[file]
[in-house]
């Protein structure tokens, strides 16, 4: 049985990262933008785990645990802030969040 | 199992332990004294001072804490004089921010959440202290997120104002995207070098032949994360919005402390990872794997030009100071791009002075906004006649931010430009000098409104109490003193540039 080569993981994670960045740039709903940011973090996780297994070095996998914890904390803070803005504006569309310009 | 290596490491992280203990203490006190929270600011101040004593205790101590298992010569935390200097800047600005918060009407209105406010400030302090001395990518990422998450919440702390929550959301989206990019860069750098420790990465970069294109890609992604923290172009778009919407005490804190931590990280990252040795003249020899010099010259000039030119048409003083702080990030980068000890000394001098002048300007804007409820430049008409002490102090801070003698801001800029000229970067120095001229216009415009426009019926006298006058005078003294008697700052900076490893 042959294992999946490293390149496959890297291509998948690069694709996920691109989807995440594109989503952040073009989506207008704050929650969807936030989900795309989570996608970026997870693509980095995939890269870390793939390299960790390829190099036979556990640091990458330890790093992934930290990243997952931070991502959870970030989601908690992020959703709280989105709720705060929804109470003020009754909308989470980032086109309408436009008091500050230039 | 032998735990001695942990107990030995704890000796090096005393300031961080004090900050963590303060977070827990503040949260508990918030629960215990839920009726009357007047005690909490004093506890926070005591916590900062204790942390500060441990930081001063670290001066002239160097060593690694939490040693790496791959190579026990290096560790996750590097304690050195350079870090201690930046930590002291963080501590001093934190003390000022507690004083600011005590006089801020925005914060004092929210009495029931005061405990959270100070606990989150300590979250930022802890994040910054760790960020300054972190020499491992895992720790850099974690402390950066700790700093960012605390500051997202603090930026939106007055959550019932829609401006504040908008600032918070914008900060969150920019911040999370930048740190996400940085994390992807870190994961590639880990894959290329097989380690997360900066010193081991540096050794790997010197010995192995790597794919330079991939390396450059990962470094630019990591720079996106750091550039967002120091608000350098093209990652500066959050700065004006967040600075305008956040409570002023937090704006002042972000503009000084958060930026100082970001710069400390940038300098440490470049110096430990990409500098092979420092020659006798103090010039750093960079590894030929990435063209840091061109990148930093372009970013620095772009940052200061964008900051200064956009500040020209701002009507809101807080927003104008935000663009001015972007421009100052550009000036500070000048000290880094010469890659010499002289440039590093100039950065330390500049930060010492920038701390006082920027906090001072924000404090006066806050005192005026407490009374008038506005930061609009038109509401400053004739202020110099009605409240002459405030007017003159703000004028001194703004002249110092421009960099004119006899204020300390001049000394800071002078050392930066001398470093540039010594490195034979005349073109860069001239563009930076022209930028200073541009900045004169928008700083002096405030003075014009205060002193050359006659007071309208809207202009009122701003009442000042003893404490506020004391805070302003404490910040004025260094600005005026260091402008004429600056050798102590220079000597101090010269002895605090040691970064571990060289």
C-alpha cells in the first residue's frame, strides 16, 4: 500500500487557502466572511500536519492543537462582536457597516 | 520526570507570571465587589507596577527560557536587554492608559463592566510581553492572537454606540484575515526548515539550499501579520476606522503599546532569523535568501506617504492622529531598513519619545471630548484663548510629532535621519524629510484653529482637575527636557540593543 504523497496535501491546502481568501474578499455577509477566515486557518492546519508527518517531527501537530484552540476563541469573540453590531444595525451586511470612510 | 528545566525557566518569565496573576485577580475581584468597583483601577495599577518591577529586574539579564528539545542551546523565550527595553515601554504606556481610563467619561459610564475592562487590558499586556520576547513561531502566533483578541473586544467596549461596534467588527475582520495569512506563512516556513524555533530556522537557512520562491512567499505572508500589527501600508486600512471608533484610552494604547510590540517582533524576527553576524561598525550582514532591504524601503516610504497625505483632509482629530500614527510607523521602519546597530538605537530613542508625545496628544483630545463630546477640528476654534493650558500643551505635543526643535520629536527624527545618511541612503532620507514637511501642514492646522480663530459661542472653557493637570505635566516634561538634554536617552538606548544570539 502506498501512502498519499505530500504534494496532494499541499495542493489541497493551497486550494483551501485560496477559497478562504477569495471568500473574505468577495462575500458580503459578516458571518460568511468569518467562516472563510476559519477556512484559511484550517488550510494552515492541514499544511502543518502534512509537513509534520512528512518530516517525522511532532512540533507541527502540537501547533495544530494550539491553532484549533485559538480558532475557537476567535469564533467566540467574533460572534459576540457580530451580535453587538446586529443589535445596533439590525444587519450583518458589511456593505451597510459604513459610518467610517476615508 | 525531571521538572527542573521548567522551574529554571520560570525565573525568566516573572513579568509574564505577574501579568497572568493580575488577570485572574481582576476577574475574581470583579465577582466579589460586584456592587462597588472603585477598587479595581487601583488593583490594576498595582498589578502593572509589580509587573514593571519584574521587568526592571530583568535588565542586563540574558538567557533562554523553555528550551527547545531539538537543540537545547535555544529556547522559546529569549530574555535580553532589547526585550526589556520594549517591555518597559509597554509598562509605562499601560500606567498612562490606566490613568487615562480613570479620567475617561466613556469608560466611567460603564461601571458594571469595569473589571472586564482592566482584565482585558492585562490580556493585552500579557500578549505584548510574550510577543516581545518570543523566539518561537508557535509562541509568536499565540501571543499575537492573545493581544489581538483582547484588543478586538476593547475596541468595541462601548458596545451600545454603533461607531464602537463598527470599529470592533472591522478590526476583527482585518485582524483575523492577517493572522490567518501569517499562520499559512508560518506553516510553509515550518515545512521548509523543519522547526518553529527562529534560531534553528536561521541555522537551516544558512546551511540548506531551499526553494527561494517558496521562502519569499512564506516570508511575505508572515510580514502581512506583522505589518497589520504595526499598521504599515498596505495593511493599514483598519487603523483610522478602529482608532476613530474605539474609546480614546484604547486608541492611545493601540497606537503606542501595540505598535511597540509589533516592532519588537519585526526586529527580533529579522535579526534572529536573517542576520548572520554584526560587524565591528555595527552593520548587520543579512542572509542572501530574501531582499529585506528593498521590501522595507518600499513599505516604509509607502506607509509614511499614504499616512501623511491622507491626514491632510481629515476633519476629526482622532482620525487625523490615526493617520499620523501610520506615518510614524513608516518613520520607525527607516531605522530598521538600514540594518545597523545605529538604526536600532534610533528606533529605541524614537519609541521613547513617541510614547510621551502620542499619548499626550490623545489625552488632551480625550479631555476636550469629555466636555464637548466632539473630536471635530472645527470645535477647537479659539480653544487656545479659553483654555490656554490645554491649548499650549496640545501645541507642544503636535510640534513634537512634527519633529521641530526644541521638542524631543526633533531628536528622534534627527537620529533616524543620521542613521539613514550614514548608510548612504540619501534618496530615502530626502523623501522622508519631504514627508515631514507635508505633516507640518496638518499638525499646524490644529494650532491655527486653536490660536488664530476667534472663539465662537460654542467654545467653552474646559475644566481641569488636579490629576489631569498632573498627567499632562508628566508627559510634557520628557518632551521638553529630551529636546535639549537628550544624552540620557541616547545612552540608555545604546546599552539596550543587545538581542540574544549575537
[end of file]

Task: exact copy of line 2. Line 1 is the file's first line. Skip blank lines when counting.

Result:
């Protein structure tokens, strides 16, 4: 049985990262933008785990645990802030969040 | 199992332990004294001072804490004089921010959440202290997120104002995207070098032949994360919005402390990872794997030009100071791009002075906004006649931010430009000098409104109490003193540039 080569993981994670960045740039709903940011973090996780297994070095996998914890904390803070803005504006569309310009 | 290596490491992280203990203490006190929270600011101040004593205790101590298992010569935390200097800047600005918060009407209105406010400030302090001395990518990422998450919440702390929550959301989206990019860069750098420790990465970069294109890609992604923290172009778009919407005490804190931590990280990252040795003249020899010099010259000039030119048409003083702080990030980068000890000394001098002048300007804007409820430049008409002490102090801070003698801001800029000229970067120095001229216009415009426009019926006298006058005078003294008697700052900076490893 042959294992999946490293390149496959890297291509998948690069694709996920691109989807995440594109989503952040073009989506207008704050929650969807936030989900795309989570996608970026997870693509980095995939890269870390793939390299960790390829190099036979556990640091990458330890790093992934930290990243997952931070991502959870970030989601908690992020959703709280989105709720705060929804109470003020009754909308989470980032086109309408436009008091500050230039 | 032998735990001695942990107990030995704890000796090096005393300031961080004090900050963590303060977070827990503040949260508990918030629960215990839920009726009357007047005690909490004093506890926070005591916590900062204790942390500060441990930081001063670290001066002239160097060593690694939490040693790496791959190579026990290096560790996750590097304690050195350079870090201690930046930590002291963080501590001093934190003390000022507690004083600011005590006089801020925005914060004092929210009495029931005061405990959270100070606990989150300590979250930022802890994040910054760790960020300054972190020499491992895992720790850099974690402390950066700790700093960012605390500051997202603090930026939106007055959550019932829609401006504040908008600032918070914008900060969150920019911040999370930048740190996400940085994390992807870190994961590639880990894959290329097989380690997360900066010193081991540096050794790997010197010995192995790597794919330079991939390396450059990962470094630019990591720079996106750091550039967002120091608000350098093209990652500066959050700065004006967040600075305008956040409570002023937090704006002042972000503009000084958060930026100082970001710069400390940038300098440490470049110096430990990409500098092979420092020659006798103090010039750093960079590894030929990435063209840091061109990148930093372009970013620095772009940052200061964008900051200064956009500040020209701002009507809101807080927003104008935000663009001015972007421009100052550009000036500070000048000290880094010469890659010499002289440039590093100039950065330390500049930060010492920038701390006082920027906090001072924000404090006066806050005192005026407490009374008038506005930061609009038109509401400053004739202020110099009605409240002459405030007017003159703000004028001194703004002249110092421009960099004119006899204020300390001049000394800071002078050392930066001398470093540039010594490195034979005349073109860069001239563009930076022209930028200073541009900045004169928008700083002096405030003075014009205060002193050359006659007071309208809207202009009122701003009442000042003893404490506020004391805070302003404490910040004025260094600005005026260091402008004429600056050798102590220079000597101090010269002895605090040691970064571990060289």